NCR:tI have to ask you this question because I keep hearing about Neocats. Regularly what I'm getting is two readings from the same people. On the one side, they're good, hard working priests.
Archbishop Myers:tAnd they outreach to the people that we would not reach before.
NCR:tThey bring people back into the Church who wouldn't come back in before, and they are attracting vocations.
Archbishop Myers:tFrom around the world.
NCR:tThe other side is sometimes it feels like they're creating a parallel Church. One example is there are two Easter vigils in the same parish.
Archbishop Myers:tAlthough the pastor could forbid that and I discourage it.
NCR:tOkay, but there is a divisive element. The clergy are divided over, “Do we like them or do we not like them?” They are ordained for the Diocese of Newark but I'm told that in five years, they can go anywhere.
Archbishop Myers: tNo, that's not true.
NCR:tThat's not true?
Archbishop Myers:tNo, they can only go where I assign them.
NCR:tOh, I see. They're just here?
Archbishop Myers:tWhere I assign them is up to me.
NCR:tOkay, so they can't request that they be assigned somewhere else?
Archbishop Myers:tThey can make a request as any priest can.
NCR:tAre they an order?
Archbishop Myers:tNo, it's a movement and it's formally recognized as a charism in the Church, but it's under the Pontifical Council for Laity so it's not a religious community at all.
NCR:tOkay, so there is nobody out there saying we need our guys here?
Archbishop Myers:tWell, they can't do that, although … the founders who live in Rome kind of supervise. They come to me if they have a problem. The priests come to me if they have a problem.
NCR:tI guess you inherited them.
Archbishop Myers:tI did.
NCR: The question bluntly is were you happy to inherit them? Are you glad they're here?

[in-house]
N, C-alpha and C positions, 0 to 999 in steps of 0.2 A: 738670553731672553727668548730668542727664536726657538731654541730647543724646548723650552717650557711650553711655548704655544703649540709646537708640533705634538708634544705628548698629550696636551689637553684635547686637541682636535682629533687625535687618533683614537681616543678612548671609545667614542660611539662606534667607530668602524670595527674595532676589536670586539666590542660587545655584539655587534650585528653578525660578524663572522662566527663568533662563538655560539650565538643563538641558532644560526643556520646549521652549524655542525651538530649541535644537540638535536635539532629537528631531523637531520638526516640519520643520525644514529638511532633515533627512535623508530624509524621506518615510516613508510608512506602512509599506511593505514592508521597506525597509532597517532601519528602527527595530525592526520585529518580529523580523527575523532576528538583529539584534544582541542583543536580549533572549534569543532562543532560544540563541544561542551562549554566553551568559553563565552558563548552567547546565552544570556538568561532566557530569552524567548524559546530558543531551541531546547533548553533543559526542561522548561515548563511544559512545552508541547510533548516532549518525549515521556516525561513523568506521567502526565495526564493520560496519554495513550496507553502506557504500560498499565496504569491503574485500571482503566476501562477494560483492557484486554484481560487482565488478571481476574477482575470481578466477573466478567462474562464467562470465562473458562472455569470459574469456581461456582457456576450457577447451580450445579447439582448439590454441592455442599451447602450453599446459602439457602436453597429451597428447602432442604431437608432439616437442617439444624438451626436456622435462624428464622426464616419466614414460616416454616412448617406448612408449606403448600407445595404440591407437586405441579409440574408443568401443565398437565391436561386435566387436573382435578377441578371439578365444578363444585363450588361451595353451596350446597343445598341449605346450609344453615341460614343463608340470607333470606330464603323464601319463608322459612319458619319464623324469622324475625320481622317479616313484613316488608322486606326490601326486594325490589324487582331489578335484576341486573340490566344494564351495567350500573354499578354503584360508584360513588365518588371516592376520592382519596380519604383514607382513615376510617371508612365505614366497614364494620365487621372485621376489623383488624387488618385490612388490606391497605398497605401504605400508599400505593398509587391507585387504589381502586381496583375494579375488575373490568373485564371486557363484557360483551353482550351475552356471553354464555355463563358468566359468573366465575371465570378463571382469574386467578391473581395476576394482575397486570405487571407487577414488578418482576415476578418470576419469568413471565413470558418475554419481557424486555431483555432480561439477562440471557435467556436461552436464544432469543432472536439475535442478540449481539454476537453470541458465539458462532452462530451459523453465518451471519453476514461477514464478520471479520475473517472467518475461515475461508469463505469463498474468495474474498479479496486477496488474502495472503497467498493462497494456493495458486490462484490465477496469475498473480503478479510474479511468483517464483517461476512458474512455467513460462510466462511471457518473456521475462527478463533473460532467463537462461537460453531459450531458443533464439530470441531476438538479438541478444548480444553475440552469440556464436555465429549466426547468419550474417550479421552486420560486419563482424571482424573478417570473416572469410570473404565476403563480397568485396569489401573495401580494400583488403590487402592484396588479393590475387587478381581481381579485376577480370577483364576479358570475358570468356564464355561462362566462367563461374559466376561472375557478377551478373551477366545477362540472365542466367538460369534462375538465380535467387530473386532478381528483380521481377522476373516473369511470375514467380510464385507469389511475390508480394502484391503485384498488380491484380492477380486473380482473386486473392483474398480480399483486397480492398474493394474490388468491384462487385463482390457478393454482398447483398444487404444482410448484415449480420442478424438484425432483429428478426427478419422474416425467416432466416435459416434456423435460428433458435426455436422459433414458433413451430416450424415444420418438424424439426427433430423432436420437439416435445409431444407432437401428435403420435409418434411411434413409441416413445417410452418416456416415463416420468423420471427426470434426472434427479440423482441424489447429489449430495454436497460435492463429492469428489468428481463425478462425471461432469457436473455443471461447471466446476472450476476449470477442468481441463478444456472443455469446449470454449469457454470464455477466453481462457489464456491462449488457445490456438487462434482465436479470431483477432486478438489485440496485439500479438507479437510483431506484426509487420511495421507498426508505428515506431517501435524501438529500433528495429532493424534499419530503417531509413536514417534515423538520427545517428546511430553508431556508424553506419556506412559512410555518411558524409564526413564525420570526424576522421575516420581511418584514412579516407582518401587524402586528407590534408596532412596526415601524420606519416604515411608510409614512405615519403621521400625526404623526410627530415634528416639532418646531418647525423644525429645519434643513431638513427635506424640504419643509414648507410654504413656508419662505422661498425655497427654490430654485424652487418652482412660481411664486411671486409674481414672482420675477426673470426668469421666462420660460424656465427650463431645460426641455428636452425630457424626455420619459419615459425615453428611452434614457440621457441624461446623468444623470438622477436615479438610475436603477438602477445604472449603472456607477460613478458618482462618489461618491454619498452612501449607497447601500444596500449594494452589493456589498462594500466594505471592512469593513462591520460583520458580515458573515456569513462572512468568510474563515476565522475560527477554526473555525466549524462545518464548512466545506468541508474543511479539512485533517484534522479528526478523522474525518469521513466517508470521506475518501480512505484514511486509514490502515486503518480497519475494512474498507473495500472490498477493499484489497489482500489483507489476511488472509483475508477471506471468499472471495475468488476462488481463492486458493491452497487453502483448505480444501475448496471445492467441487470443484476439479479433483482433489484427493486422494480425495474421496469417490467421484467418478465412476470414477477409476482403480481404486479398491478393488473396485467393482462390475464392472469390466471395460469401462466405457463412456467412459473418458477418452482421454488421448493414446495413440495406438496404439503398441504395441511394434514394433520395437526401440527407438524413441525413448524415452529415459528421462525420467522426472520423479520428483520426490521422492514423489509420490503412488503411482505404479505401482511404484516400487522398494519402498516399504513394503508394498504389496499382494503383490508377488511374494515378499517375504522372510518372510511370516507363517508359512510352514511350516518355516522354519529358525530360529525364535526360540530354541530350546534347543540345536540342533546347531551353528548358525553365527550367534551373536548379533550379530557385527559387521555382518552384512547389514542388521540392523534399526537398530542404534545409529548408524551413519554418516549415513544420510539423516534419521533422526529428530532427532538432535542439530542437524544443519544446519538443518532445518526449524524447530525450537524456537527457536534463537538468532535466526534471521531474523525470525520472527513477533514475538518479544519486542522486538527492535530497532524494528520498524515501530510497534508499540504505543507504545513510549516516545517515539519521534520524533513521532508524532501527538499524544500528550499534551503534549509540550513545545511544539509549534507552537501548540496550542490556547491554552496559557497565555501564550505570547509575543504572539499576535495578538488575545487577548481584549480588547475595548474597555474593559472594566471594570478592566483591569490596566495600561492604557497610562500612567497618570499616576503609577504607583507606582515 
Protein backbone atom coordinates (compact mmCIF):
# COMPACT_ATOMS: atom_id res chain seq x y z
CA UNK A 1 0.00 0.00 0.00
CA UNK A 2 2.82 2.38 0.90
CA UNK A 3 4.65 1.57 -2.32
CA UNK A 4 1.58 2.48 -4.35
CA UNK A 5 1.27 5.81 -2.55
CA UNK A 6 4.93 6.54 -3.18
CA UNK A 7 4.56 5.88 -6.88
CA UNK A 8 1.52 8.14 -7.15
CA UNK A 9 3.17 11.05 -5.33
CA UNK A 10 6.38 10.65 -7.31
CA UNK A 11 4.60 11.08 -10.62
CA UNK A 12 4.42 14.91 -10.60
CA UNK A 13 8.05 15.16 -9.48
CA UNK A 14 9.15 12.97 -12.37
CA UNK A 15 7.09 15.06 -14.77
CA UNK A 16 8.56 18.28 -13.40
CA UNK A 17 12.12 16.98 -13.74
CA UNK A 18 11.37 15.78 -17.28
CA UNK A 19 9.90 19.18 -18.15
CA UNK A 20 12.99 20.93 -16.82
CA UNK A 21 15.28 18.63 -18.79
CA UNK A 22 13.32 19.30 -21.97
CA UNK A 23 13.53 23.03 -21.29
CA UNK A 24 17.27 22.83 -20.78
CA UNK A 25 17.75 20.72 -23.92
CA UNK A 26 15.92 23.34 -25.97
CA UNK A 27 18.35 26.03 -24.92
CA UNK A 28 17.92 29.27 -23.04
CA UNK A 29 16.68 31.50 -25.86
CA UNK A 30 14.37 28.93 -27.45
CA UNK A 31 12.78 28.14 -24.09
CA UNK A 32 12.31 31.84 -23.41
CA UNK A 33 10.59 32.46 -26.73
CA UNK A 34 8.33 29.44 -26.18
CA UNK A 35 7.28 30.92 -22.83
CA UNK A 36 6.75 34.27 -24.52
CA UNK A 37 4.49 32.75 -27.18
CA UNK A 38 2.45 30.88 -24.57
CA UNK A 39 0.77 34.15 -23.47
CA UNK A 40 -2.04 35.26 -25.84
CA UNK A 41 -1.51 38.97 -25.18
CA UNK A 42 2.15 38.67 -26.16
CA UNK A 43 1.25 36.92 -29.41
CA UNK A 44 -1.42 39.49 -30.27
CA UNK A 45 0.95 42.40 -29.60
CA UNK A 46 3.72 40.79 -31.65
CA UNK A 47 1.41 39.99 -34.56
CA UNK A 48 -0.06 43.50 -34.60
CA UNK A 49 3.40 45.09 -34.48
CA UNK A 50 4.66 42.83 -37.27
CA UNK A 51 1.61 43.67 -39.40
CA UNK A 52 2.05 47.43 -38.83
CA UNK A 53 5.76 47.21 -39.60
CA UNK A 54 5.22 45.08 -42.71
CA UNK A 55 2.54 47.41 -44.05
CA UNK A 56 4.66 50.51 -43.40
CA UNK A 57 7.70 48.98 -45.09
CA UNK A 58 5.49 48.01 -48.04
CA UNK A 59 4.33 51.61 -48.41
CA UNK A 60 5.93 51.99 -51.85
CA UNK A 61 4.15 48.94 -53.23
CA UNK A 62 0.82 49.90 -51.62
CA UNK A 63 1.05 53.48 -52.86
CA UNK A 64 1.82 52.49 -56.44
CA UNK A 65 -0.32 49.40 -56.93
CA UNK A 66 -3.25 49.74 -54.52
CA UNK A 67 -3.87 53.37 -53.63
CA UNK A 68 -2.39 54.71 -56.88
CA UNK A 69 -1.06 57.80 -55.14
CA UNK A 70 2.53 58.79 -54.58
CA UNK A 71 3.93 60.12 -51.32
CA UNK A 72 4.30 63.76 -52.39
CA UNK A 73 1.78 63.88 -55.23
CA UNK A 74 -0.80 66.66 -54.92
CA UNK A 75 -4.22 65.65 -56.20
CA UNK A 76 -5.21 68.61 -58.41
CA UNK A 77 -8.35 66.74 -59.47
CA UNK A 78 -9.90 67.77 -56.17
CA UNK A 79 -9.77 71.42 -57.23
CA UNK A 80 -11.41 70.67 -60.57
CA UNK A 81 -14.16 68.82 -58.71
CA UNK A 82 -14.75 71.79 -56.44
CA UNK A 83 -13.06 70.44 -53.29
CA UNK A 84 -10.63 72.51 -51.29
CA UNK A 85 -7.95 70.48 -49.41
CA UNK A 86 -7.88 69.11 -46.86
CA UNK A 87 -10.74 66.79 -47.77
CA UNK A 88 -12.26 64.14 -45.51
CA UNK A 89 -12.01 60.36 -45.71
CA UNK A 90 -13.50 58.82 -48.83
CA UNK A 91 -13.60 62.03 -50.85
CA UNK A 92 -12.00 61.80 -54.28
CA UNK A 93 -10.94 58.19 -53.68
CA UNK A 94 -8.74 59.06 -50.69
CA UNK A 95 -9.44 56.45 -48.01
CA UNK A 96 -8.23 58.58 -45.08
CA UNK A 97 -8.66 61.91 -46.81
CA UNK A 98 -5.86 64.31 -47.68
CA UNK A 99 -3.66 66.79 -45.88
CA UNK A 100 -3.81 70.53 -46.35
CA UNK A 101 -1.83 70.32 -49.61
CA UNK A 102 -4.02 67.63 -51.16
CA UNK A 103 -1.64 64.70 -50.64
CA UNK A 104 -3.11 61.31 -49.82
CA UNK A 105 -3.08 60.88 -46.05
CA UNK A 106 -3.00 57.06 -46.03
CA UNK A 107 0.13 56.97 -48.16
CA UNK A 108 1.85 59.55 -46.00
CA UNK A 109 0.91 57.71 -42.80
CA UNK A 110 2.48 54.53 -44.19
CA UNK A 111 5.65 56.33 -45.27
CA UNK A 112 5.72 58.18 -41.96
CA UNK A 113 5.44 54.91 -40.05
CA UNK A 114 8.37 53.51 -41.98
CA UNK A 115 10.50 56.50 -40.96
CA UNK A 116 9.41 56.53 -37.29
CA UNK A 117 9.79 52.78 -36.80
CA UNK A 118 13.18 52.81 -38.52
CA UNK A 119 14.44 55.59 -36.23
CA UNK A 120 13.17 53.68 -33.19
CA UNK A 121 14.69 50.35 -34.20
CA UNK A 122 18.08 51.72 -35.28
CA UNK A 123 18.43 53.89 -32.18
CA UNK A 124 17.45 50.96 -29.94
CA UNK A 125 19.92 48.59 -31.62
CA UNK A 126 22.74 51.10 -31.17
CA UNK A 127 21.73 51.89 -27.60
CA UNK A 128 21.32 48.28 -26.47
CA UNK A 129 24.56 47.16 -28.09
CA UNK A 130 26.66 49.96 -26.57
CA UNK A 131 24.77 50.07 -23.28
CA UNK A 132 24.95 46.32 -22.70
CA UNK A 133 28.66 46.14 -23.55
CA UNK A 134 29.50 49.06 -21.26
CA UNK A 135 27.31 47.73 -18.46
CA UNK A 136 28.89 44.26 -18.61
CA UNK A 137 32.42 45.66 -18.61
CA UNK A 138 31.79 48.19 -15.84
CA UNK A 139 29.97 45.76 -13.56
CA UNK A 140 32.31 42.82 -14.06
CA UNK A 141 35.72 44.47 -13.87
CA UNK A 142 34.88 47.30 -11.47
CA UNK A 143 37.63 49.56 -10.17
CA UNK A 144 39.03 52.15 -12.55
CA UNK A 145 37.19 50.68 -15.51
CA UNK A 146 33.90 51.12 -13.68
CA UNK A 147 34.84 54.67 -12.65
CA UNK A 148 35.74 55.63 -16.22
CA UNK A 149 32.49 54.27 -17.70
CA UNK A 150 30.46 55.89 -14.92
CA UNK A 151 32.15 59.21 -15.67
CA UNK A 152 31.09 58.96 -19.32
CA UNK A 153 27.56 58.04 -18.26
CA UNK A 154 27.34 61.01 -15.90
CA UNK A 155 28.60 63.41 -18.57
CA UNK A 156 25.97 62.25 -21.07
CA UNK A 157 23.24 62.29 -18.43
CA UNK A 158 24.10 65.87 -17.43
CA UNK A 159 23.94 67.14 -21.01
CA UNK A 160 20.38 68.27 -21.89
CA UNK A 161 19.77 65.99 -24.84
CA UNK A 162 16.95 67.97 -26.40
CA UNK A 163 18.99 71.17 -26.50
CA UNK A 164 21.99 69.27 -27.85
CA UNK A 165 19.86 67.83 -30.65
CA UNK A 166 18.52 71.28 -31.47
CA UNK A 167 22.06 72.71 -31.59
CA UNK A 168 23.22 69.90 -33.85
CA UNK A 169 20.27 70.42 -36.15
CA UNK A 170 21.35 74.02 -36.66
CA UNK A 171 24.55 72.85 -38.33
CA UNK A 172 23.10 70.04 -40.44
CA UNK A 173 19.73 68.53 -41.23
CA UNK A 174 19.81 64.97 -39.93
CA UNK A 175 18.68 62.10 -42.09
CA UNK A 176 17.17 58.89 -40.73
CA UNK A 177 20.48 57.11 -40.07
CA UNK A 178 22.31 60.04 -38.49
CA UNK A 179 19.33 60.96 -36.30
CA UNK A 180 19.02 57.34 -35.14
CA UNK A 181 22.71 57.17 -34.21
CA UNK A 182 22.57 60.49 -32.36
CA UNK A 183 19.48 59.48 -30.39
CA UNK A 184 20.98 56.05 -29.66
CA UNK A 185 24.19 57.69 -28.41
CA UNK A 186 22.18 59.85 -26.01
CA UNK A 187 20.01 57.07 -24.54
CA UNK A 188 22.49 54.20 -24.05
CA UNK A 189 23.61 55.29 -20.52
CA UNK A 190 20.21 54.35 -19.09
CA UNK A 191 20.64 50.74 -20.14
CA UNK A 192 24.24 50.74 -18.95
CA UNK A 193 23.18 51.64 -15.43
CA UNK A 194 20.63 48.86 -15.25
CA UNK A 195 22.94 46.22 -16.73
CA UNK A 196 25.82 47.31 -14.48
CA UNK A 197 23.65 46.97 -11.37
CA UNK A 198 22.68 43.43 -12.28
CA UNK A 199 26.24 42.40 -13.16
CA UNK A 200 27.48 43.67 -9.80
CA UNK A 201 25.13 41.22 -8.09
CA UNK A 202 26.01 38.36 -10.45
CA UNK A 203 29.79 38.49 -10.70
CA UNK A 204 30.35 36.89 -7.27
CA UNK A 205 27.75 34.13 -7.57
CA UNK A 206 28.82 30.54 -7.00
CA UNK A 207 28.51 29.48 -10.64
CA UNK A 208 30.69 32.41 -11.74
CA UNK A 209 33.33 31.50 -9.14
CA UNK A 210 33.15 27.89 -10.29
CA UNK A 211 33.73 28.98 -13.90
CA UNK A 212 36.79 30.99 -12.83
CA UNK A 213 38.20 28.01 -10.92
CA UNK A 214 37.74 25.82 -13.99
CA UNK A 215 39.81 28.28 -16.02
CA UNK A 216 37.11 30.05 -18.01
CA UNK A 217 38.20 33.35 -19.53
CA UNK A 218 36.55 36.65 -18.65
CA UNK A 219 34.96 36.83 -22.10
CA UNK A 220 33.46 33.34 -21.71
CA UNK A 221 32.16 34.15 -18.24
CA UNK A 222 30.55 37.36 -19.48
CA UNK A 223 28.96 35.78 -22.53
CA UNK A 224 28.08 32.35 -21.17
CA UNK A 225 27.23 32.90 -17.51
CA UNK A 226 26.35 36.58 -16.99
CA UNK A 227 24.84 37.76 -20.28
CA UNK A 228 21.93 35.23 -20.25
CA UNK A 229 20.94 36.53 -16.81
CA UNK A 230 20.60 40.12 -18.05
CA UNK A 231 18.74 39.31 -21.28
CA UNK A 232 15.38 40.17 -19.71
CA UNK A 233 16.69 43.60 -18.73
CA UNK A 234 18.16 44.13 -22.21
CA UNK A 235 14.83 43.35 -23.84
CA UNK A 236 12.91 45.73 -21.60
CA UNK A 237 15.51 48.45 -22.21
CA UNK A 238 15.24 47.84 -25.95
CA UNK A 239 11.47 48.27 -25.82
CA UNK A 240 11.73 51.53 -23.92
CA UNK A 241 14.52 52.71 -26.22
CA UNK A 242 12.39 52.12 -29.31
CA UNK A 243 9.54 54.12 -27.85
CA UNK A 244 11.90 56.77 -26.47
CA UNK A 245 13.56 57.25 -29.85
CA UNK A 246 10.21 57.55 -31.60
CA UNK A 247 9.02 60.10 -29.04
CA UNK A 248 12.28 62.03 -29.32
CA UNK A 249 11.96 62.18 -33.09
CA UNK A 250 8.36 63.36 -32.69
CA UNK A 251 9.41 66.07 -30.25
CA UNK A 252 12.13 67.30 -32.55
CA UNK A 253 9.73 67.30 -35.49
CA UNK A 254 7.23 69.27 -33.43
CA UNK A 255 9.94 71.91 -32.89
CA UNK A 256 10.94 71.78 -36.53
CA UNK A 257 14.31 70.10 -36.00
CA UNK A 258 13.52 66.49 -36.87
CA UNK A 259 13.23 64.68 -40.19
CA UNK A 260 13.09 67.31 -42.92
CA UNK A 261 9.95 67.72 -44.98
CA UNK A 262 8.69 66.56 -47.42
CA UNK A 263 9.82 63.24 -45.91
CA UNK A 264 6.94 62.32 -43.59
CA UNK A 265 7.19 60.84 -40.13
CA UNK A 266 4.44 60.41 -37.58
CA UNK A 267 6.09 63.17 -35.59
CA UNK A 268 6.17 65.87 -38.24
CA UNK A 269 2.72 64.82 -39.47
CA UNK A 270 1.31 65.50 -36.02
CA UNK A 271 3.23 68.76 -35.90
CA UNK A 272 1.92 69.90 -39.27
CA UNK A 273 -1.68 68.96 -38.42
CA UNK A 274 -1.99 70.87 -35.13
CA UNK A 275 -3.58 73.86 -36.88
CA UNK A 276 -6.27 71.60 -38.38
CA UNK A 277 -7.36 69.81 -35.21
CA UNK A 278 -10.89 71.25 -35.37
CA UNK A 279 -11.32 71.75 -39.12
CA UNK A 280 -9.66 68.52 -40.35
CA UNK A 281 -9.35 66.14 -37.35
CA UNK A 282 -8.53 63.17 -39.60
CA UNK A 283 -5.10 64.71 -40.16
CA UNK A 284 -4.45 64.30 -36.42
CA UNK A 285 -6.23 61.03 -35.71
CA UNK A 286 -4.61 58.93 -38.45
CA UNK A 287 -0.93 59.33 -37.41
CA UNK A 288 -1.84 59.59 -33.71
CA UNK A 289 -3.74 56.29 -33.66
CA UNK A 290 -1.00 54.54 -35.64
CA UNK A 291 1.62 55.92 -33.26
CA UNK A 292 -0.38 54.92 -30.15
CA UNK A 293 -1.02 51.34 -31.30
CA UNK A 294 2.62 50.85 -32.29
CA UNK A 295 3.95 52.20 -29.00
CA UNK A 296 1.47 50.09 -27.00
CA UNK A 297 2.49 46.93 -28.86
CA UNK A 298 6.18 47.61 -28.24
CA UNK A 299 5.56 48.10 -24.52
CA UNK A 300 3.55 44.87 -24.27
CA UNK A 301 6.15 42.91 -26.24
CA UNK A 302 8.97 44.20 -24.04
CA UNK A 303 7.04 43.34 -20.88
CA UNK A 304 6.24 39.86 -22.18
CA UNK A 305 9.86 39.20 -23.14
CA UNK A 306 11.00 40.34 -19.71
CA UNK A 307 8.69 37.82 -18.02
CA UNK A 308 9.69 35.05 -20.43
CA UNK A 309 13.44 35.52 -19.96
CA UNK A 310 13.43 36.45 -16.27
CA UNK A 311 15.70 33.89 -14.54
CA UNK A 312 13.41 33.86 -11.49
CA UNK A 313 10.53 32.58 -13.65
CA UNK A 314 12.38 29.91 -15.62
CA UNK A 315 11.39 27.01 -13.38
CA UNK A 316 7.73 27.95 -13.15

Archbishop Myers:tWell, I had invited them to Peoria. I didn't know much about them. I had a very small group in Peoria, and my goal has been fuller integration into our presbyterate and then their groups or communities into our parishes. We've done some of that. We don't have separate ordinations. They take courses with our faculty at our major seminary at Seton Hall University, which we own. We are moving towards integration, but again, it's a long term process.
NCR:tBut as a movement, you're asking them then, if they're going to be integrated, to kind of go away as a movement.
Archbishop Myers:tNo, I'm not going to ask them to do that. I'm going to ask them to be more present as priests in the activities of our priests when we get together and as parishioners, to be more active in their parishes. Again, it takes time and I think any movement takes time to achieve ecclesial maturity. I think if we simply attack them directly, that's not a wise pastoral thing, but to use their gifts, to welcome their gifts and to suggest change is what I'm trying to do. The Bishop knows them all, too.
Bishop da Cunha:tWell, before I became Bishop, I was a pastor of a parish that had the Neocatechumenate community. Although I agree with some of the more negative side or shortcomings of the movement, I think the good outweighs the bad because they really do a lot of good. I think there is room for integration and I think that's the goal that we should all aim for.
Archbishop Myers:tHe plays soccer with them. He's a true Brazilian.